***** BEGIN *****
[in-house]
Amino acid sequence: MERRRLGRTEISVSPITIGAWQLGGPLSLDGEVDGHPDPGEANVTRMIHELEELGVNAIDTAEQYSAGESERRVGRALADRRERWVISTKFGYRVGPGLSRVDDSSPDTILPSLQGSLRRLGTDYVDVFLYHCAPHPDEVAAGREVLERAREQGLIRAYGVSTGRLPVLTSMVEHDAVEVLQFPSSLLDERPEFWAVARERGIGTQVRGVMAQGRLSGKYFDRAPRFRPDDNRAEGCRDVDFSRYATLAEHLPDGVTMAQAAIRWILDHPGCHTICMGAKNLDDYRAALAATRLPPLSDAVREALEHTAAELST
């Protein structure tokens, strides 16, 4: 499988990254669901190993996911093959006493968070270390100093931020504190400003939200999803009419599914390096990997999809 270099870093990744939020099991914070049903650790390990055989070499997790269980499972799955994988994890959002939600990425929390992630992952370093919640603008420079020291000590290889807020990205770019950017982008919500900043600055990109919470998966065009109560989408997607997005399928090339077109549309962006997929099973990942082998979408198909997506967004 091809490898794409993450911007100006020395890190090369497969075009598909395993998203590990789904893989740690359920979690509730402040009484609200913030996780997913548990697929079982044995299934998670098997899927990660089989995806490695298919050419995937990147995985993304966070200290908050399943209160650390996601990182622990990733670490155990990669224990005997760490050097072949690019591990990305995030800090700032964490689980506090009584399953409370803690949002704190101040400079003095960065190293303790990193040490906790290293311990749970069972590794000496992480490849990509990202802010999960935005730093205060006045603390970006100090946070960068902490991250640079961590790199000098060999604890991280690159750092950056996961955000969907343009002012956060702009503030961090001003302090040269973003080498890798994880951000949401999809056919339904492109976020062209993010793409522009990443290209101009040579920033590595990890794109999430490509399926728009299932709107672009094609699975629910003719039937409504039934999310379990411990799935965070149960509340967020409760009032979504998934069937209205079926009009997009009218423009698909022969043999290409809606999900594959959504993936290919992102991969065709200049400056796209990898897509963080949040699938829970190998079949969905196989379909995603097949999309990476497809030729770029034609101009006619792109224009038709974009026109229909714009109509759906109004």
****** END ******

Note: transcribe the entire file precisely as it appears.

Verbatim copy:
[in-house]
Amino acid sequence: MERRRLGRTEISVSPITIGAWQLGGPLSLDGEVDGHPDPGEANVTRMIHELEELGVNAIDTAEQYSAGESERRVGRALADRRERWVISTKFGYRVGPGLSRVDDSSPDTILPSLQGSLRRLGTDYVDVFLYHCAPHPDEVAAGREVLERAREQGLIRAYGVSTGRLPVLTSMVEHDAVEVLQFPSSLLDERPEFWAVARERGIGTQVRGVMAQGRLSGKYFDRAPRFRPDDNRAEGCRDVDFSRYATLAEHLPDGVTMAQAAIRWILDHPGCHTICMGAKNLDDYRAALAATRLPPLSDAVREALEHTAAELST
């Protein structure tokens, strides 16, 4: 499988990254669901190993996911093959006493968070270390100093931020504190400003939200999803009419599914390096990997999809 270099870093990744939020099991914070049903650790390990055989070499997790269980499972799955994988994890959002939600990425929390992630992952370093919640603008420079020291000590290889807020990205770019950017982008919500900043600055990109919470998966065009109560989408997607997005399928090339077109549309962006997929099973990942082998979408198909997506967004 091809490898794409993450911007100006020395890190090369497969075009598909395993998203590990789904893989740690359920979690509730402040009484609200913030996780997913548990697929079982044995299934998670098997899927990660089989995806490695298919050419995937990147995985993304966070200290908050399943209160650390996601990182622990990733670490155990990669224990005997760490050097072949690019591990990305995030800090700032964490689980506090009584399953409370803690949002704190101040400079003095960065190293303790990193040490906790290293311990749970069972590794000496992480490849990509990202802010999960935005730093205060006045603390970006100090946070960068902490991250640079961590790199000098060999604890991280690159750092950056996961955000969907343009002012956060702009503030961090001003302090040269973003080498890798994880951000949401999809056919339904492109976020062209993010793409522009990443290209101009040579920033590595990890794109999430490509399926728009299932709107672009094609699975629910003719039937409504039934999310379990411990799935965070149960509340967020409760009032979504998934069937209205079926009009997009009218423009698909022969043999290409809606999900594959959504993936290919992102991969065709200049400056796209990898897509963080949040699938829970190998079949969905196989379909995603097949999309990476497809030729770029034609101009006619792109224009038709974009026109229909714009109509759906109004």